Over three years ago I started to tie my annual forecasts in the Dow Jones Industrial Average to the various easing policies that were occurring in the US and subsequently in the various international countries. I would like to be able to use more of a fundamental approach to my targets, but I believe the main catalyst for the continuing rise in stocks is this continuous easing. In the past five years when the bull market rallies have slowed or stopped, a new round of stimulus is announced, and higher prices in stocks are realized in the days and months following. So based on current stimulus programs, 20,000 on the DOW in 2015, or by the time the bull market is over, can really happen.
If you stay on top of what I have written the past few years, you know that I believe we are experiencing the third stock market bubble in the past 30 years. Bubbles can go on for a long time. From my view of US stock market history, the longest bubble was nine years, which was experienced in 1990-1999. Nine years is not typical without a 30% correction. From 2002-2008 we had what is known as the “housing/credit bubble”. This bull market in stocks lasted a little over five years without any meaningful correction. We all know the results when the bubble breaks. We have two recent examples to review the past three years in Gold and Oil. Gold had a long term bull market until 2012. Many analysts called for Gold to get up to $5,000 an ounce. However, in 2012 it stopped going up and had a drop of 40% in less than a year. In 2014 we had a reaction very similar in the price of Oil. Oil reached a top in the third quarter of 2014 and has dropped over 50% in less than 5 months. At this point, I don’t see this happening in the US stock market with the current stimulus programs in place, but, if there is a disconnect this year, I will have to alter my forecast.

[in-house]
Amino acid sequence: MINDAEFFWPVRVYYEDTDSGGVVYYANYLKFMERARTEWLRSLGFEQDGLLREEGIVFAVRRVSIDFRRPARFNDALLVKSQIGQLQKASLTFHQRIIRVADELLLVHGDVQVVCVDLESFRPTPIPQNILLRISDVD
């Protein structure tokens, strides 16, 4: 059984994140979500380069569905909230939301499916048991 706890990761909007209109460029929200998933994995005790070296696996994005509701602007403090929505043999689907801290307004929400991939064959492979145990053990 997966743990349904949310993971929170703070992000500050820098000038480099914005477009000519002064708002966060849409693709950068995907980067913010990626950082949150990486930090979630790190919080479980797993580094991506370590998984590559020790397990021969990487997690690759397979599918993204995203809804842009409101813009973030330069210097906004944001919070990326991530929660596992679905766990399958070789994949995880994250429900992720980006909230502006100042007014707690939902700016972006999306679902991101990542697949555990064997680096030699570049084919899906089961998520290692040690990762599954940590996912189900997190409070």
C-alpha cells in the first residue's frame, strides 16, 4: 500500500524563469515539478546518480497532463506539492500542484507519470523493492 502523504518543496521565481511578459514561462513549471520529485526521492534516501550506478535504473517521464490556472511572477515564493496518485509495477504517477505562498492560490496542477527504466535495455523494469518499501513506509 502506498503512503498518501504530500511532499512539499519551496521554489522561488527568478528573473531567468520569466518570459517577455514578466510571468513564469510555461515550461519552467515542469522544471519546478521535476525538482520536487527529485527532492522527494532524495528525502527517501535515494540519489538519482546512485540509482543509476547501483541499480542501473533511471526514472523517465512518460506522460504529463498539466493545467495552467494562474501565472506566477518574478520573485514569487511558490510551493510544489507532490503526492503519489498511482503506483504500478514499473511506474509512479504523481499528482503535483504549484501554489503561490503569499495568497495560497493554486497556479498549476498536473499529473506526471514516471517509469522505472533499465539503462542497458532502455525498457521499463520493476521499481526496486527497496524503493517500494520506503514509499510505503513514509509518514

When we reach March 2015, the US stock market will have had six years without a pause. As long as the stimulus continues to affect stock prices, my forecast is that the market can continue to move higher in 2015, and 20,000 on the DOW is possible. The stock market did reach our goal of 18,000 in December of 2014, but it has been very volatile this month. January is typically seen as an important month on Wall Street. Many believe “as goes January, so goes the year”. Meaning, if January is positive, so will the year. I do not find much merit in that belief, but it appears January is not going to finish well. On January 22nd, the ECB announced a stimulus of $60billion EUROS a month through September of 2016. On this announcement, the stock market rallied over 250 points on the DOW, but has recently given back all of that gain. The ECB’s stimulus does not take effect until March. In order for 20,000 on the DOW to be reached, the market needs to start moving higher soon. The sideways action of the DOW bouncing back and forth in the 17,000-18,000 range needs to be cleared to the upside by the end of the first quarter, or I would have to conclude that the stock market is not showing continued connection to the various stimulus programs.
In conclusion, my 2015 forecast is for the DOW to reach 20,000 by the end of the year, although I am monitoring a few potential pitfalls which may arise a few months from now. I will discuss these in future communications.